The following is the original essay that inspired a post on (Sorry, I cannot, in good conscience, provide a link, it’s  been lost in the advertisement graveyard.)

I altered the essay for Bayart, because it didn’t quite fit in with their format. They are all about motivation and enlightenment. The original essay is too dark and dripping with bitterness.

However, ever since I posted the altered essay, I was bothered by the fact that the art had been lost in the alterations. And what was intended to be a representative situation would be (and was) perceived as a Real Event.

Anyone who writes for creativity alone, understands that when you write… truth is relative and has a very short half-life. Thoughts are fluid, and situations change from moment to moment. What is true today, perceptually, sometimes will be incomprehensible a week later… This is why, once I thought about the situation, I was able to contend with the fact that the words in this essay are not necessarily true anymore and I was able to justify the changes. Yes, the world that inspired this has changed. But, even now, as I write this… has it really?

Editorial Warning: when I write, every comma, every ellipses, has a purpose – a point. And this essay was a reflection on a time and a point-of-view that we will hopefully rid ourselves of someday… The person I describe herein, though inspired by a real person, and a series of real events, represents a myriad of individuals. Alterations were made to protect identities.

Regardless of race, culture, and status, I have called people like the subject of this essay friend, neighbor, co-worker, or acquaintance. Their images stay with me, because they seem to be lost in that netherworld of perceptual bias that blinds them to the world as it is… they see others through a filter of hatred, scorn, and suspicion. What they have been taught, they cannot seem to unlearn.

The sweetest ever. She was seventy-something. Giving. Loving. An all-around good, southern, Christian woman. If you were down and out, even if it was your own damn fault, this woman would offer you her wrinkled little hand and lift you up. She would feed you, clothe you, and send you back out into the world to try again.

My sweet little old southern lady was coming up to the register. The air was pleasant, the sun streamed through the window blinds. The ring of her southern belle accent always had a soothing effect on me. We were having our usual, post-lunch chat about the weather, or her grandchildren, or perhaps it was an upcoming church social. I don’t remember exactly what we were talking about, but as she stood there, a nice young black family came in the door and was seated over in a section to my right.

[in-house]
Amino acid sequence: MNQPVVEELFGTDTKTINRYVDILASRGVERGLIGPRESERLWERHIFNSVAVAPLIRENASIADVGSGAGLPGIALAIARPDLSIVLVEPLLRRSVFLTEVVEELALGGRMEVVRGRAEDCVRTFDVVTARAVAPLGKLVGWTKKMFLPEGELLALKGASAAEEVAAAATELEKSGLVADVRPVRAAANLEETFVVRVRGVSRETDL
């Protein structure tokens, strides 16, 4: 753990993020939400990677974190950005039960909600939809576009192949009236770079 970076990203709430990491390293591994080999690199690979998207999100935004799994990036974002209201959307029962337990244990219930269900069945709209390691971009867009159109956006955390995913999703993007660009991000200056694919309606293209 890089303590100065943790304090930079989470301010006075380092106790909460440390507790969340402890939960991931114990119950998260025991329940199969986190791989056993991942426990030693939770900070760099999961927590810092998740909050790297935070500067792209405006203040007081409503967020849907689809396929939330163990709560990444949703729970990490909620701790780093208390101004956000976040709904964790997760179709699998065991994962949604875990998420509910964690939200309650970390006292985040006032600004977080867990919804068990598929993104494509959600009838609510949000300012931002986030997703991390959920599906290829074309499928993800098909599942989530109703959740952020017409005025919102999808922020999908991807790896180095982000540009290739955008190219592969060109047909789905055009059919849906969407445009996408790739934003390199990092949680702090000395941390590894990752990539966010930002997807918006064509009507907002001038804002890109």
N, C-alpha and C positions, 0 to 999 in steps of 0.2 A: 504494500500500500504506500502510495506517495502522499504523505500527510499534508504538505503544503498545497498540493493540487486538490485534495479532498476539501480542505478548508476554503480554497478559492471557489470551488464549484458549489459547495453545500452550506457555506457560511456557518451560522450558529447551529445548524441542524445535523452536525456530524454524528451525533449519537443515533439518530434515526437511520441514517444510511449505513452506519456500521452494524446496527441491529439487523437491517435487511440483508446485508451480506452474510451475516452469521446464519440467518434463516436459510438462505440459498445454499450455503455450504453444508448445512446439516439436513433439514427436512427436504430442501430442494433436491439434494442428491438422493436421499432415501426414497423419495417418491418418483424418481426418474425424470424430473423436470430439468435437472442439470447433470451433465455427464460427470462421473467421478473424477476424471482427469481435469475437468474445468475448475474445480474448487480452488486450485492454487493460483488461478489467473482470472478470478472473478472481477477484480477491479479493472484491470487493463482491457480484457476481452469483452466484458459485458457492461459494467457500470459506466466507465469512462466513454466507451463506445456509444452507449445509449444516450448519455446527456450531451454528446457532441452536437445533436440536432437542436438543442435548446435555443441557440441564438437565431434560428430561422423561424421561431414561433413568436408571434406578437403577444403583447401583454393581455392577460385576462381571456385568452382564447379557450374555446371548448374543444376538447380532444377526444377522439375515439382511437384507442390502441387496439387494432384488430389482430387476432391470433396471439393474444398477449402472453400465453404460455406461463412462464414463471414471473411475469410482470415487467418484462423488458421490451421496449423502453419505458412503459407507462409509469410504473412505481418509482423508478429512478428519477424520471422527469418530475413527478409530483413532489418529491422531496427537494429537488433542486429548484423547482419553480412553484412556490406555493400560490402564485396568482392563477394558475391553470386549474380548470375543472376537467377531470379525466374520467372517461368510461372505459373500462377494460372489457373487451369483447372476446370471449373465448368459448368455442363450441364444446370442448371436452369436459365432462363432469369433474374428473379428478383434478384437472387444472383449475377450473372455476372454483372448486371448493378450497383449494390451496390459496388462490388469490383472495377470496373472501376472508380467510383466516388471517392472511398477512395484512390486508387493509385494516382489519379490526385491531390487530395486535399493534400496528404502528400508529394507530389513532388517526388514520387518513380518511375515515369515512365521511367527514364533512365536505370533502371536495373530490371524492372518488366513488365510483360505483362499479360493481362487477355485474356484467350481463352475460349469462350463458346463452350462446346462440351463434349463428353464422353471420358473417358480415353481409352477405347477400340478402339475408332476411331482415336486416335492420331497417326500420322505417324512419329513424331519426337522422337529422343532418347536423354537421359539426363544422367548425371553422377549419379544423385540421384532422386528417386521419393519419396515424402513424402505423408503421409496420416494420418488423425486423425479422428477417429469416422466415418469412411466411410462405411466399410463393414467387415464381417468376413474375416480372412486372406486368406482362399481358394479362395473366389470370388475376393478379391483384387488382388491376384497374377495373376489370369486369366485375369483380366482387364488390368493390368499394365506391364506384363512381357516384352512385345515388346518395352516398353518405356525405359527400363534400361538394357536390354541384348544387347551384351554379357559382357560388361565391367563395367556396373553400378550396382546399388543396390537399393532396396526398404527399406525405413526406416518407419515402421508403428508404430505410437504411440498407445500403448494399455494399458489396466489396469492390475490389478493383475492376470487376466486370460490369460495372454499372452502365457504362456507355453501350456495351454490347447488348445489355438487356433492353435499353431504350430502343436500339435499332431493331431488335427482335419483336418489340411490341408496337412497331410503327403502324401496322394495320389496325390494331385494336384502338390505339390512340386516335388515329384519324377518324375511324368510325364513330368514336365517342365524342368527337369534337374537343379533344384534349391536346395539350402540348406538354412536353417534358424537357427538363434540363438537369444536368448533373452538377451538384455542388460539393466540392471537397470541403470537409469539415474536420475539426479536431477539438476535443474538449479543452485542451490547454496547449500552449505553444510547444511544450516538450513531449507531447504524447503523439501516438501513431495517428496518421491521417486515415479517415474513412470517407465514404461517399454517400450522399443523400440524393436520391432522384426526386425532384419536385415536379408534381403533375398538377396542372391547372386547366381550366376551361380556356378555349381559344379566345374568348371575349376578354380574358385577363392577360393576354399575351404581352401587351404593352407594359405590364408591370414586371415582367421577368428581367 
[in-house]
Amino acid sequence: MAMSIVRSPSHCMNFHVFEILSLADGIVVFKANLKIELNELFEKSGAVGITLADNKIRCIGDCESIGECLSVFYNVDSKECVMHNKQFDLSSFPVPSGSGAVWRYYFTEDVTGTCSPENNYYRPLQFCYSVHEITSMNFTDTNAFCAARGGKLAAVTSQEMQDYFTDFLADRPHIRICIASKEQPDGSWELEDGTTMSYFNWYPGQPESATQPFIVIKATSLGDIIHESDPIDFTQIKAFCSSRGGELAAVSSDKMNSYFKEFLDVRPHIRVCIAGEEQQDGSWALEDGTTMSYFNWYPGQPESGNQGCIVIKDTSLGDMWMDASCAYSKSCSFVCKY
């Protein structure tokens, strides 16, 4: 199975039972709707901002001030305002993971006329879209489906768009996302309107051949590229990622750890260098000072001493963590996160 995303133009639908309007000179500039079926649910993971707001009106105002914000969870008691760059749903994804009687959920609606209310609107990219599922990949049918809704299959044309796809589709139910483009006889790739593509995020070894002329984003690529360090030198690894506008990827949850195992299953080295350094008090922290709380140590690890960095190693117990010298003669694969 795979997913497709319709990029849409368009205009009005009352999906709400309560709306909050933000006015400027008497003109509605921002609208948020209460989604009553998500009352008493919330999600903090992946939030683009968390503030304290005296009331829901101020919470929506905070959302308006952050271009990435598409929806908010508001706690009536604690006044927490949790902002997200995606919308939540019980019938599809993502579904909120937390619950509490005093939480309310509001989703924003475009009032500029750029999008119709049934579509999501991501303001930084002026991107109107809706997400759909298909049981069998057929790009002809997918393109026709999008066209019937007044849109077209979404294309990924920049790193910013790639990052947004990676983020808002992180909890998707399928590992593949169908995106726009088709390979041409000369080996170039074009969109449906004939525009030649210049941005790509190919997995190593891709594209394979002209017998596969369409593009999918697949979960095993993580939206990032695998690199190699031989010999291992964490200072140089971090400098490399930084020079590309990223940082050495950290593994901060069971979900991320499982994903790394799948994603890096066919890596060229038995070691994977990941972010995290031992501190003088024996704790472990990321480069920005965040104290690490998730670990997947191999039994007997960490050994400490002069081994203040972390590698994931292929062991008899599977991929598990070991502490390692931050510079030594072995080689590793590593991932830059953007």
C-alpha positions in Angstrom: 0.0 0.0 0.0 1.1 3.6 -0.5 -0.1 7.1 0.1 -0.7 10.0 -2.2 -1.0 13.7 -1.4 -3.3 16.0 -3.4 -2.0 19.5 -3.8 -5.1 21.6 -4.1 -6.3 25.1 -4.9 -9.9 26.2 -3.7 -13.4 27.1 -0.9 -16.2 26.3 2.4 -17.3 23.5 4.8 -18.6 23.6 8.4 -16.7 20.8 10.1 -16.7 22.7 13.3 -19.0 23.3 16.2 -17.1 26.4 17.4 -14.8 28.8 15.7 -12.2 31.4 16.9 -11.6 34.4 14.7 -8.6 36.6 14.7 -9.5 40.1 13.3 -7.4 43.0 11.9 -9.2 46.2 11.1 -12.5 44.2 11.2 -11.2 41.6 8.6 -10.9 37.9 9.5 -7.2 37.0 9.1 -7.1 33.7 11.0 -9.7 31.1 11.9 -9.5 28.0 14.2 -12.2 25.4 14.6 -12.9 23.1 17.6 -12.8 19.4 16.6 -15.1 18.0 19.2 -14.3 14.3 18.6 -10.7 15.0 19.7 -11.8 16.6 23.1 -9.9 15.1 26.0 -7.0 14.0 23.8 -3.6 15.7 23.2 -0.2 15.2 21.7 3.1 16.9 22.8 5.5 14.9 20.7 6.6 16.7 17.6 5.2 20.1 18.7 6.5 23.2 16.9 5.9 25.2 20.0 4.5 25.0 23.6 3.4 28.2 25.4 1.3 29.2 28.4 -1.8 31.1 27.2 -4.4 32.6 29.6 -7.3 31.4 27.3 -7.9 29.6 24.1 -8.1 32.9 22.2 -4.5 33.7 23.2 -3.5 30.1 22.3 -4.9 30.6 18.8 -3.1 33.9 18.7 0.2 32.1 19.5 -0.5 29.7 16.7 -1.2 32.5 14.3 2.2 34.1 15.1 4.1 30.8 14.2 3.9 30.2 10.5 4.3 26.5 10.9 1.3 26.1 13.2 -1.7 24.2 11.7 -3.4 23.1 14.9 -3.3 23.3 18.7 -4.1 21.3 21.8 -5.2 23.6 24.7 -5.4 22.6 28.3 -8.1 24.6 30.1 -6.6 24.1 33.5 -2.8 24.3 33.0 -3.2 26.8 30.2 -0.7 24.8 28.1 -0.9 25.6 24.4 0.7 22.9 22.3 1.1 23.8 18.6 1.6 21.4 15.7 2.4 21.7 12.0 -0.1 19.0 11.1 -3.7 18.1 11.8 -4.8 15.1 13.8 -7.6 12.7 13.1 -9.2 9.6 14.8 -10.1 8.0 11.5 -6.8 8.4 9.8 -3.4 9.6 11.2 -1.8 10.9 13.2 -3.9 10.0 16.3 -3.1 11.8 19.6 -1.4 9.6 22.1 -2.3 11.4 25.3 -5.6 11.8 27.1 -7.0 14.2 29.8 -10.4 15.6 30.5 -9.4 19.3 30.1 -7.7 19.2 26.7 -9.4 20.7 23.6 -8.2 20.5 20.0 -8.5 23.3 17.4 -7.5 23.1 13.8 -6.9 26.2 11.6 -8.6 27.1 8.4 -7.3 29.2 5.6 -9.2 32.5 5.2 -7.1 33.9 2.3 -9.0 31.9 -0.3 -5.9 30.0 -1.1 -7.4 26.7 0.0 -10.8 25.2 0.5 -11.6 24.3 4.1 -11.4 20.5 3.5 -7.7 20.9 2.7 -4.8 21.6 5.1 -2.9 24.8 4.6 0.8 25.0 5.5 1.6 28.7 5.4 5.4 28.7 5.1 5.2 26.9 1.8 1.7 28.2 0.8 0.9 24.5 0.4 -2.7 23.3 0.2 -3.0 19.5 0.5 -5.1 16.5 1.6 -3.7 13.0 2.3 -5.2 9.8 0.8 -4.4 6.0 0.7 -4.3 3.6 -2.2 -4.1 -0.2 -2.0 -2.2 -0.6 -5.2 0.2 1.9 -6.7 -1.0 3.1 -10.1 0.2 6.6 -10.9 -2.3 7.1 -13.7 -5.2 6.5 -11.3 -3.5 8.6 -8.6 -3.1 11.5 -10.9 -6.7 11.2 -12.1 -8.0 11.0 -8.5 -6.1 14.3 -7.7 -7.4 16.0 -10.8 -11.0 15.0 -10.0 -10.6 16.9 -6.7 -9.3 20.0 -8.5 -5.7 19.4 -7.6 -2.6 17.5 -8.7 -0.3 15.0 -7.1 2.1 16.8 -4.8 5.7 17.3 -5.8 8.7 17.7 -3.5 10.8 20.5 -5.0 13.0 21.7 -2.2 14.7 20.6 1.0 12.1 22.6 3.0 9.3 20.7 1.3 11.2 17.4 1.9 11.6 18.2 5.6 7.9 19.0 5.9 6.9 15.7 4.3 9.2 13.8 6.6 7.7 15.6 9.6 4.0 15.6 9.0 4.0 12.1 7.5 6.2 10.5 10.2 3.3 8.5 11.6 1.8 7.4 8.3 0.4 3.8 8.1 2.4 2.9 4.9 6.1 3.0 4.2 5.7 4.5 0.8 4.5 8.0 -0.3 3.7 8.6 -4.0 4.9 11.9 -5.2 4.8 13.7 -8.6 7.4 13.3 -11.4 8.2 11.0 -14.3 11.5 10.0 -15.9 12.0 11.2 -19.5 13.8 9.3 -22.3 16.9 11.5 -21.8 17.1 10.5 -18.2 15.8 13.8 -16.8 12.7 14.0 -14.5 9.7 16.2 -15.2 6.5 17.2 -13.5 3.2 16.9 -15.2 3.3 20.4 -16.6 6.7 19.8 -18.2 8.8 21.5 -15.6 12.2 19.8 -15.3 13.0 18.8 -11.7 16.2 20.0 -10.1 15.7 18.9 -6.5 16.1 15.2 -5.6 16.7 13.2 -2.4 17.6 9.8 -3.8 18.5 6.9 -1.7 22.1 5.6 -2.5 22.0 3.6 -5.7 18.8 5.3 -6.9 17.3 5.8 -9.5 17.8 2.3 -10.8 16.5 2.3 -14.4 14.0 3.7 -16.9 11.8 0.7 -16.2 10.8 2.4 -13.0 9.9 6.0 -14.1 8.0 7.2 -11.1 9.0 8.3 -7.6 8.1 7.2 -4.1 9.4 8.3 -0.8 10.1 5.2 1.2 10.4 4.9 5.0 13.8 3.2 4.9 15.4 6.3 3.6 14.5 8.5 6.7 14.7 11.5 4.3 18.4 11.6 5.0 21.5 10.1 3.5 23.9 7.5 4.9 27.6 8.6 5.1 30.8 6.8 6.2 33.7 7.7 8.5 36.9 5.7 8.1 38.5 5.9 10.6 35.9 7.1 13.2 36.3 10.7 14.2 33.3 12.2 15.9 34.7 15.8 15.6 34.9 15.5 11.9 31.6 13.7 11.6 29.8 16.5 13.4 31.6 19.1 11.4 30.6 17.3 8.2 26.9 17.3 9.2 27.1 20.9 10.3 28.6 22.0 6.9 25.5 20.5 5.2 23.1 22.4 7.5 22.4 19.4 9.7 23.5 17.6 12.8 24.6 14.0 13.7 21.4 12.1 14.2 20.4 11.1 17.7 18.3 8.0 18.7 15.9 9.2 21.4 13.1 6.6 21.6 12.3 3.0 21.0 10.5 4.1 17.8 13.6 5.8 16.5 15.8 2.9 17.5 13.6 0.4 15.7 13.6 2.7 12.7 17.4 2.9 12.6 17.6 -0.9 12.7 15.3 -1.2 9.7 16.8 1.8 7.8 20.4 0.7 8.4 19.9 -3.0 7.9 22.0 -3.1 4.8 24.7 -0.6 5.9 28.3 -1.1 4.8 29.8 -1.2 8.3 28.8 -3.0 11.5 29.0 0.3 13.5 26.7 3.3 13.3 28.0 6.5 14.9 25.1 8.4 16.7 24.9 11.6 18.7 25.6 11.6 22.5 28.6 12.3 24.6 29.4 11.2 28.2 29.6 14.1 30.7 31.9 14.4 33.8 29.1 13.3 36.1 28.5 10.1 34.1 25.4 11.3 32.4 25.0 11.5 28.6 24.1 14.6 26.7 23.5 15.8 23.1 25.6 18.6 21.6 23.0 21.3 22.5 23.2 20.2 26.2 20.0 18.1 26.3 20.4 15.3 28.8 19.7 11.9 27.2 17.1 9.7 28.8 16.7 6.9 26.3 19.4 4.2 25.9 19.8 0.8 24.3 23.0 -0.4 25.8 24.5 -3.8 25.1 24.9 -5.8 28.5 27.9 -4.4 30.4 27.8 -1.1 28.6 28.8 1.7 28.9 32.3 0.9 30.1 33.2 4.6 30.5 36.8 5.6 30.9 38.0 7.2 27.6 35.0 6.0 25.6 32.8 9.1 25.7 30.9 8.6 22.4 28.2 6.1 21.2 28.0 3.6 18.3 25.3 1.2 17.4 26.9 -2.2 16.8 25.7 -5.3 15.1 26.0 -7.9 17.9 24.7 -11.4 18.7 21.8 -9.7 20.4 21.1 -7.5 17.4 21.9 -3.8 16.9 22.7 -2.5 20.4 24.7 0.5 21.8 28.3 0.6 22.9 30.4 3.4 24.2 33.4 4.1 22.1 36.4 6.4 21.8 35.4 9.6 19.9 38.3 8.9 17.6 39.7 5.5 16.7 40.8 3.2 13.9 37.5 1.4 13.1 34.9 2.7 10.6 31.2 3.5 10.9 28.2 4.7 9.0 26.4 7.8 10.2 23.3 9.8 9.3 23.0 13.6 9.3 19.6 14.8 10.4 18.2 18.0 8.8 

What I do remember is the tension in her frail little shawled shoulders as the smiling, laughing, cheerful family – father, mother, sister, and brother; passed behind her with the hostess.

What I do remember is the conspiratorial squint she gave as she leaned in and interjected what was part of a long line of heart-breaking moments for me.

“Those people ove’ theh’”, she whispered in that sweetest of southern drawls that always made me feel at home. “Can you bahleev? They le’ tem move down the street fum me?” She huffed and handed me her money, tucking her wallet back into her purse.

I could tell that she had not seen the look of shock on my face. I could tell that she was oblivious to the tears welling behind my eyelids.

The anger that I felt, at that moment… was incomprehensible.

My southern training was in direct conflict with my ideological concepts of right, and wrong. My mind did what it always does, and I thank God for it. It channeled that anger… it made it into words.

“Well, it is about damn time…” I began.

“Excuse me!?” She flustered, her cheeks reddening a bit. She clutched her purse to her chest like a shield.

“I said, it is about damn time that they moved out of those shotgun shacks at the edge of town.” I slammed the register shut for effect. I glared at the sweet little southern woman before me. Still all the appearance of what she was before… but now… more like a demon in my midst.

She harrumphed and stomped out of the restaurant.

I never saw my sweet little old southern belle again.